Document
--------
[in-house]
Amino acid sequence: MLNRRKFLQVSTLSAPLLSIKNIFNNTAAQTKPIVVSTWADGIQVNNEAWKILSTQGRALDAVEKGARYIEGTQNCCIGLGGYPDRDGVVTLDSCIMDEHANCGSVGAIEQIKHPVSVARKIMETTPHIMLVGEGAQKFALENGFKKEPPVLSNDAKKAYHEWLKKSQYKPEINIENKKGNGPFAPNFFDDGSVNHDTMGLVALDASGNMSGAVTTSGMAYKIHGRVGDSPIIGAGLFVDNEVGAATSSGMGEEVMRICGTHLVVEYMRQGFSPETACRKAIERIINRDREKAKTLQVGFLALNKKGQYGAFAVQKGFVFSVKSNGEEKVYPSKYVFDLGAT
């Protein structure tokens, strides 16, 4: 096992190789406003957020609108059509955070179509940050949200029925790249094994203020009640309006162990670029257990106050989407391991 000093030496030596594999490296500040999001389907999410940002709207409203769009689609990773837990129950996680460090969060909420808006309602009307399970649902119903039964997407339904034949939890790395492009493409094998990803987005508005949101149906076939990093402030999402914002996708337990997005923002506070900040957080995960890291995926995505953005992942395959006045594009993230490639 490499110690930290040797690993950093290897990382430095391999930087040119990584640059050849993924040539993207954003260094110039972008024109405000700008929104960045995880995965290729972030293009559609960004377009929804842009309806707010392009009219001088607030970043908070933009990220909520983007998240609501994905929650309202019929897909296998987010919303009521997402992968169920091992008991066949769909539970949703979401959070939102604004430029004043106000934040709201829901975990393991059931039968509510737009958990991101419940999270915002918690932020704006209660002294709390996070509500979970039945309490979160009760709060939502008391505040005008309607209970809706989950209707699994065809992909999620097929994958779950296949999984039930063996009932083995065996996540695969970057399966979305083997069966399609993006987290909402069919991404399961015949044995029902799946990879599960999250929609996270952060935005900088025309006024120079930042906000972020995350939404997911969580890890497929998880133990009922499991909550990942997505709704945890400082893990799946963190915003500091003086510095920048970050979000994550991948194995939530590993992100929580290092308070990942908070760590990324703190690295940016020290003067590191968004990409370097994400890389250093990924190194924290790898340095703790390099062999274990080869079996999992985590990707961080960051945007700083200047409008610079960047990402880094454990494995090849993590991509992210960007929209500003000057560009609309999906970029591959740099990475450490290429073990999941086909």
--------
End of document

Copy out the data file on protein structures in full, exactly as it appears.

[in-house]
Amino acid sequence: MLNRRKFLQVSTLSAPLLSIKNIFNNTAAQTKPIVVSTWADGIQVNNEAWKILSTQGRALDAVEKGARYIEGTQNCCIGLGGYPDRDGVVTLDSCIMDEHANCGSVGAIEQIKHPVSVARKIMETTPHIMLVGEGAQKFALENGFKKEPPVLSNDAKKAYHEWLKKSQYKPEINIENKKGNGPFAPNFFDDGSVNHDTMGLVALDASGNMSGAVTTSGMAYKIHGRVGDSPIIGAGLFVDNEVGAATSSGMGEEVMRICGTHLVVEYMRQGFSPETACRKAIERIINRDREKAKTLQVGFLALNKKGQYGAFAVQKGFVFSVKSNGEEKVYPSKYVFDLGAT
């Protein structure tokens, strides 16, 4: 096992190789406003957020609108059509955070179509940050949200029925790249094994203020009640309006162990670029257990106050989407391991 000093030496030596594999490296500040999001389907999410940002709207409203769009689609990773837990129950996680460090969060909420808006309602009307399970649902119903039964997407339904034949939890790395492009493409094998990803987005508005949101149906076939990093402030999402914002996708337990997005923002506070900040957080995960890291995926995505953005992942395959006045594009993230490639 490499110690930290040797690993950093290897990382430095391999930087040119990584640059050849993924040539993207954003260094110039972008024109405000700008929104960045995880995965290729972030293009559609960004377009929804842009309806707010392009009219001088607030970043908070933009990220909520983007998240609501994905929650309202019929897909296998987010919303009521997402992968169920091992008991066949769909539970949703979401959070939102604004430029004043106000934040709201829901975990393991059931039968509510737009958990991101419940999270915002918690932020704006209660002294709390996070509500979970039945309490979160009760709060939502008391505040005008309607209970809706989950209707699994065809992909999620097929994958779950296949999984039930063996009932083995065996996540695969970057399966979305083997069966399609993006987290909402069919991404399961015949044995029902799946990879599960999250929609996270952060935005900088025309006024120079930042906000972020995350939404997911969580890890497929998880133990009922499991909550990942997505709704945890400082893990799946963190915003500091003086510095920048970050979000994550991948194995939530590993992100929580290092308070990942908070760590990324703190690295940016020290003067590191968004990409370097994400890389250093990924190194924290790898340095703790390099062999274990080869079996999992985590990707961080960051945007700083200047409008610079960047990402880094454990494995090849993590991509992210960007929209500003000057560009609309999906970029591959740099990475450490290429073990999941086909």